Friday, June 29, 2012

Negotiating in Ipswich

Quality and safety improvement is as much about communication and relationships as it is about protocols and techniques of process improvement.  That was my message today at Ipswich Hospital as I conducted an afternoon seminar on strategic negotiation.  About 40 people attended, from all types of positions in the hospital, to learn principles of negotiation.  These included the concepts of BATNA (best alternative to a negotiated agreement); interest-based versus positional negotiation; trading on differences; and how to recognize the structural, contextual, and personal aspects of a negotiation environment.

One of my favorite exercises to illustrate the last point above is a game called "Win as Much as You Can."  This was developed by my friend Michael Wheeler and is technically described as a four-person, simplified, iterated prisoner's dilemma exercise. A group of four participants display index cards marked with "X" or "Y" to try to win the (virtual) prize money available in the game.  The payout depends on how many people put down an "X" and how many put down a "Y" over ten rounds of play.  The structure of the game encourages people to play "X," even though doing so causes them all to lose relative to the case in which everybody plays "Y."  This causes some good-humored strife within each group of four players, with some players (above) chortling as they win by reneging on the deals struck with the others, and others (below) expressing shock that their colleagues could ever do such a thing to them.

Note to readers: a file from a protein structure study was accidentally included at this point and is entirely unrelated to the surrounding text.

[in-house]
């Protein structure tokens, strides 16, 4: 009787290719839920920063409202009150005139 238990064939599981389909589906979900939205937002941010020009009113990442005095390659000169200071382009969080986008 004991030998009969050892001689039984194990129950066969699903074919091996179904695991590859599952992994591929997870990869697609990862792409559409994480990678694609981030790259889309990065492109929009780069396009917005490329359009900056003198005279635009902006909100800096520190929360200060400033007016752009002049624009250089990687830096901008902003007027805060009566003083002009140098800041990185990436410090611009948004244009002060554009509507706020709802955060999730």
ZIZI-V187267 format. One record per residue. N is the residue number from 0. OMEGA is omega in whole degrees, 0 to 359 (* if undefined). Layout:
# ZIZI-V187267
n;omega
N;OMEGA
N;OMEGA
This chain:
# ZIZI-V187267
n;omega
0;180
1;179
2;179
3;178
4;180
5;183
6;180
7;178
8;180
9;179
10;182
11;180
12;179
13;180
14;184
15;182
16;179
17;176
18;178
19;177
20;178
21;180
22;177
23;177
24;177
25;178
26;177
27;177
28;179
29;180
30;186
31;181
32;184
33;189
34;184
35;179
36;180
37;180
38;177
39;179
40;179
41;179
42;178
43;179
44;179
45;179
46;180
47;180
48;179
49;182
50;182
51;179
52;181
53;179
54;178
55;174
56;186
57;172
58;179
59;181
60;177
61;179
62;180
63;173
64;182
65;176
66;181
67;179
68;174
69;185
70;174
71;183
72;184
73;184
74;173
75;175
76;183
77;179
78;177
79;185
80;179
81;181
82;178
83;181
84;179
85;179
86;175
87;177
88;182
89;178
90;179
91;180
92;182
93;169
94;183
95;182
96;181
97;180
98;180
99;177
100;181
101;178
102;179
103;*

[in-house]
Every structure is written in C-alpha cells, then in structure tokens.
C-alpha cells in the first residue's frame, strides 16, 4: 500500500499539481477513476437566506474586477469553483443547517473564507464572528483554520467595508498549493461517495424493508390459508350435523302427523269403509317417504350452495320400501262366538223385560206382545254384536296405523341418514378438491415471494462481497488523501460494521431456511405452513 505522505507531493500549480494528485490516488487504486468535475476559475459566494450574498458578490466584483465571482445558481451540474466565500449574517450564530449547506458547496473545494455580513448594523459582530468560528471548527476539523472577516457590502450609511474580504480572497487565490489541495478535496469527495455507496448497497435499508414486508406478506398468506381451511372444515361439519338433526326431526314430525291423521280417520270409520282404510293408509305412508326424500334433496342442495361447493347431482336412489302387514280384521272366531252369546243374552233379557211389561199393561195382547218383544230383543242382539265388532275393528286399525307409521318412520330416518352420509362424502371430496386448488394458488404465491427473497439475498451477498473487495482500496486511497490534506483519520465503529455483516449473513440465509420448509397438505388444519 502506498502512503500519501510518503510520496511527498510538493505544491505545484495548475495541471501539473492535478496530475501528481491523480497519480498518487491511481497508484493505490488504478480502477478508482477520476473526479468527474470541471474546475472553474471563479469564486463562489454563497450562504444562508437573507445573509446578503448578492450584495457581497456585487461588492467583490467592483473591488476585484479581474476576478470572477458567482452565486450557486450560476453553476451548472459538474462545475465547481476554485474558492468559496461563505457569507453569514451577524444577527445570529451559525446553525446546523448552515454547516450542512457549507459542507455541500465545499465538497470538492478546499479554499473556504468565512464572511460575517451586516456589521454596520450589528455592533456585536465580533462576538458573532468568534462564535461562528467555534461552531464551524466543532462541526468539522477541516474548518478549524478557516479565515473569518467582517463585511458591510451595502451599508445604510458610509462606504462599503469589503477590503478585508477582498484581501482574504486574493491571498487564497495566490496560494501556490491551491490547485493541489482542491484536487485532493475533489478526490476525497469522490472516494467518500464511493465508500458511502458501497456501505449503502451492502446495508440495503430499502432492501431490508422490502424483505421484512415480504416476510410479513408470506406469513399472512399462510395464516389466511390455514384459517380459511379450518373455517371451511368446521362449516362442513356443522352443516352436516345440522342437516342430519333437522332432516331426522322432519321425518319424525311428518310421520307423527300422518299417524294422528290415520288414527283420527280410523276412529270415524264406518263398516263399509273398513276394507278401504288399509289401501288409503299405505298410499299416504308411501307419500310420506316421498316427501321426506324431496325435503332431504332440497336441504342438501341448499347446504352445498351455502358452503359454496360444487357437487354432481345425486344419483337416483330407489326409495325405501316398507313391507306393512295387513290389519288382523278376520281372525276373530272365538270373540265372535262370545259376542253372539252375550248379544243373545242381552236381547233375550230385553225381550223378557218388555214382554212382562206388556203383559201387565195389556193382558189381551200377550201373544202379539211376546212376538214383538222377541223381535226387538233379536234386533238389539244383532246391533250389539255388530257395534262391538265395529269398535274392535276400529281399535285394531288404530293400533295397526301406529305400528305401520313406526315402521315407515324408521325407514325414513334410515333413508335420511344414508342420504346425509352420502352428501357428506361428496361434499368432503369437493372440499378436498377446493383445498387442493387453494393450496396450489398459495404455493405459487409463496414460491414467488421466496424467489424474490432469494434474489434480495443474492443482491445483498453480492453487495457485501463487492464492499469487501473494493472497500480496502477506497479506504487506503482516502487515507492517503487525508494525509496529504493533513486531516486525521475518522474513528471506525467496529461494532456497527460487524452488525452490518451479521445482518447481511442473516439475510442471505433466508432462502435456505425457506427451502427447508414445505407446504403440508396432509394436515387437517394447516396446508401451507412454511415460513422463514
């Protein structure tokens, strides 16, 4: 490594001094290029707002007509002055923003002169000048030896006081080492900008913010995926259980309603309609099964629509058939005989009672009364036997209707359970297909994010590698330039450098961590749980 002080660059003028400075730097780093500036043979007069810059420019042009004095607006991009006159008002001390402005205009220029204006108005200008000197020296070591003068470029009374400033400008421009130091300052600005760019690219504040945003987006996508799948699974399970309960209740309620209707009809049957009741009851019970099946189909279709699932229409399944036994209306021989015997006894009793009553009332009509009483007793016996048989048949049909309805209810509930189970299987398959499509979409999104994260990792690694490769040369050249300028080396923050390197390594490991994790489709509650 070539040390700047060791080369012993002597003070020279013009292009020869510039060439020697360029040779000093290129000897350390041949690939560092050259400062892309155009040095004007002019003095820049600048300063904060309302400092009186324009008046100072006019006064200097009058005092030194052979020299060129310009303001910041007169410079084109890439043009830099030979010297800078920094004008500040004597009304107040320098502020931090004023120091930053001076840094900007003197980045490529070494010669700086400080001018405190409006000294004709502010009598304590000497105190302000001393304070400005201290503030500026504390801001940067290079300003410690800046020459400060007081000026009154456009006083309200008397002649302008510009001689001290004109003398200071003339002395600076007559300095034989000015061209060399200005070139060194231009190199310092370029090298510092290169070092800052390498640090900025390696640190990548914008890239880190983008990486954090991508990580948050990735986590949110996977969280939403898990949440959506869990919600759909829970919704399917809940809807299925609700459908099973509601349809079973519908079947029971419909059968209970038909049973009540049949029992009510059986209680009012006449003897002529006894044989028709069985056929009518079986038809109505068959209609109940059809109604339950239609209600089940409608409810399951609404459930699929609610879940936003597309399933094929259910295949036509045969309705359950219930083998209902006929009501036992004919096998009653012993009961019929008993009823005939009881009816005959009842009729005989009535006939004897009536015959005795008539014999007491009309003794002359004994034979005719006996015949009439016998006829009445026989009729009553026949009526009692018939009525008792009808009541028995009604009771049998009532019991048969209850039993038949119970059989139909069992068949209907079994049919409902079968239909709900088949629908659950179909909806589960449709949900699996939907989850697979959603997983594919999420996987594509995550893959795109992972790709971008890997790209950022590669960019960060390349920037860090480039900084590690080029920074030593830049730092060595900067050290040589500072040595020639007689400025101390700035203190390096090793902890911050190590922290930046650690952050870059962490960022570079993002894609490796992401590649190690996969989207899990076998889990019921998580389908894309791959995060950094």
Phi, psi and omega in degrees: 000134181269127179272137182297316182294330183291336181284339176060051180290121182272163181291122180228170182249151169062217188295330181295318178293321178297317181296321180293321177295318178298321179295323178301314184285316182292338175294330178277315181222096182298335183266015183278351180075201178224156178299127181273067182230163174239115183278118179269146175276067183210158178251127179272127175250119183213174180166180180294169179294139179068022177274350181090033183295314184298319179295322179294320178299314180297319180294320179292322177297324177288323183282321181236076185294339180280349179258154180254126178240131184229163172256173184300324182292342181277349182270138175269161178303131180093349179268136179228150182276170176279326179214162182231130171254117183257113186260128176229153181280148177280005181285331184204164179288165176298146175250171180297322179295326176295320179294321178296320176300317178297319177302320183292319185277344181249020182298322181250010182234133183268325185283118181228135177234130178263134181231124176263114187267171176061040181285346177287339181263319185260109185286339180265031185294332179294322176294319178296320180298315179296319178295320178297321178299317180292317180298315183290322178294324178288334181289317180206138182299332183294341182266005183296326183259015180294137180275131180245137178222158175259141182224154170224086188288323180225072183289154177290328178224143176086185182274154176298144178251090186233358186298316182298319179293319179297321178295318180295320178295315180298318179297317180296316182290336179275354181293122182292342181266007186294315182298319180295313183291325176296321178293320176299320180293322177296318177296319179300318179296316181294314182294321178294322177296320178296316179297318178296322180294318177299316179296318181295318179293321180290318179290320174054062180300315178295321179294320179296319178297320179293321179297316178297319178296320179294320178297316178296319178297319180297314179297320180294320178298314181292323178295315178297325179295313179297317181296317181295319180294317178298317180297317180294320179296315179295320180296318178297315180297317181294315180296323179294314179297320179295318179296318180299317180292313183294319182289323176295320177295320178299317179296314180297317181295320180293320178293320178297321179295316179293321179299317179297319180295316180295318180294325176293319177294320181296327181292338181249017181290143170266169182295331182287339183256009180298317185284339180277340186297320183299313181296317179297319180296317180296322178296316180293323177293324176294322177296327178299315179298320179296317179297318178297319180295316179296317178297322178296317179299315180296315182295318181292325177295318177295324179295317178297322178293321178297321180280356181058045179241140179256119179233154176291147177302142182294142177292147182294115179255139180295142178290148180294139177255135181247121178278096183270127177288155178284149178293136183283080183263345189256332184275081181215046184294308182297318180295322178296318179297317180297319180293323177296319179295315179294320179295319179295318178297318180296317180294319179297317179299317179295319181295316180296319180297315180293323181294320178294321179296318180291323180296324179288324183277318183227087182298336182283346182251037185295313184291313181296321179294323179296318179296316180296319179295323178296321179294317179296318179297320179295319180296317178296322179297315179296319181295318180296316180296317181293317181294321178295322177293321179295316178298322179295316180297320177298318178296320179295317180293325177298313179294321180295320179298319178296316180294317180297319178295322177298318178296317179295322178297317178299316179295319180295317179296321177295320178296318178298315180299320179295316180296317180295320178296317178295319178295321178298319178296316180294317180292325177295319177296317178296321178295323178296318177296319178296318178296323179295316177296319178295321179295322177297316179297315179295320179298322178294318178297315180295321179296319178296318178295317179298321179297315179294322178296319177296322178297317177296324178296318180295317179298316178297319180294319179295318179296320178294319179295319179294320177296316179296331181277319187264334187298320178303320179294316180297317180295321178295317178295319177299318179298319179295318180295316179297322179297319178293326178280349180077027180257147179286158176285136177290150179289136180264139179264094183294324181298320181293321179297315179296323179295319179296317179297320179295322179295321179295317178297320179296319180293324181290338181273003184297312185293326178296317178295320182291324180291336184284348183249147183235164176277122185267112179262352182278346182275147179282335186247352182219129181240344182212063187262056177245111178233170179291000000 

Recognizing stars at Ipswich

As I spend more time at Ipswich Hospital in the UK, I have had a chance to get to know people and admire their approaches to improving patient quality and safety.  Given the financial issues facing the NHS, there is also a growing recognition that such improvements often have a virtuous relationship with cost efficiency.

That being said, I have found modesty to be evident, with full recognition of where improvements are still needed.  But appropriately, that does not preclude recognizing people who have made notable contributions to the organization.  On a main corridor, there are photographs of "Shining Lights," staff members who have done particularly noteworthy things.

And then, this morning as I arrived, there was a photo session taking place to prepare images to accompany an internal newsletter story about a significant improvement in one of the surgical specialties.  The colorectal surgery group has reduced the length of stay associated with major bowel surgery from 11 days to 4.5 days.  Among those getting credit for this improvement was Vicki Reid, a colorectal nurse specialist, who is universally acknowledged by the doctors as a key player in implementing the steps necessary to accomplish this.

Thursday, June 28, 2012

Patient safety lecture in Ipswich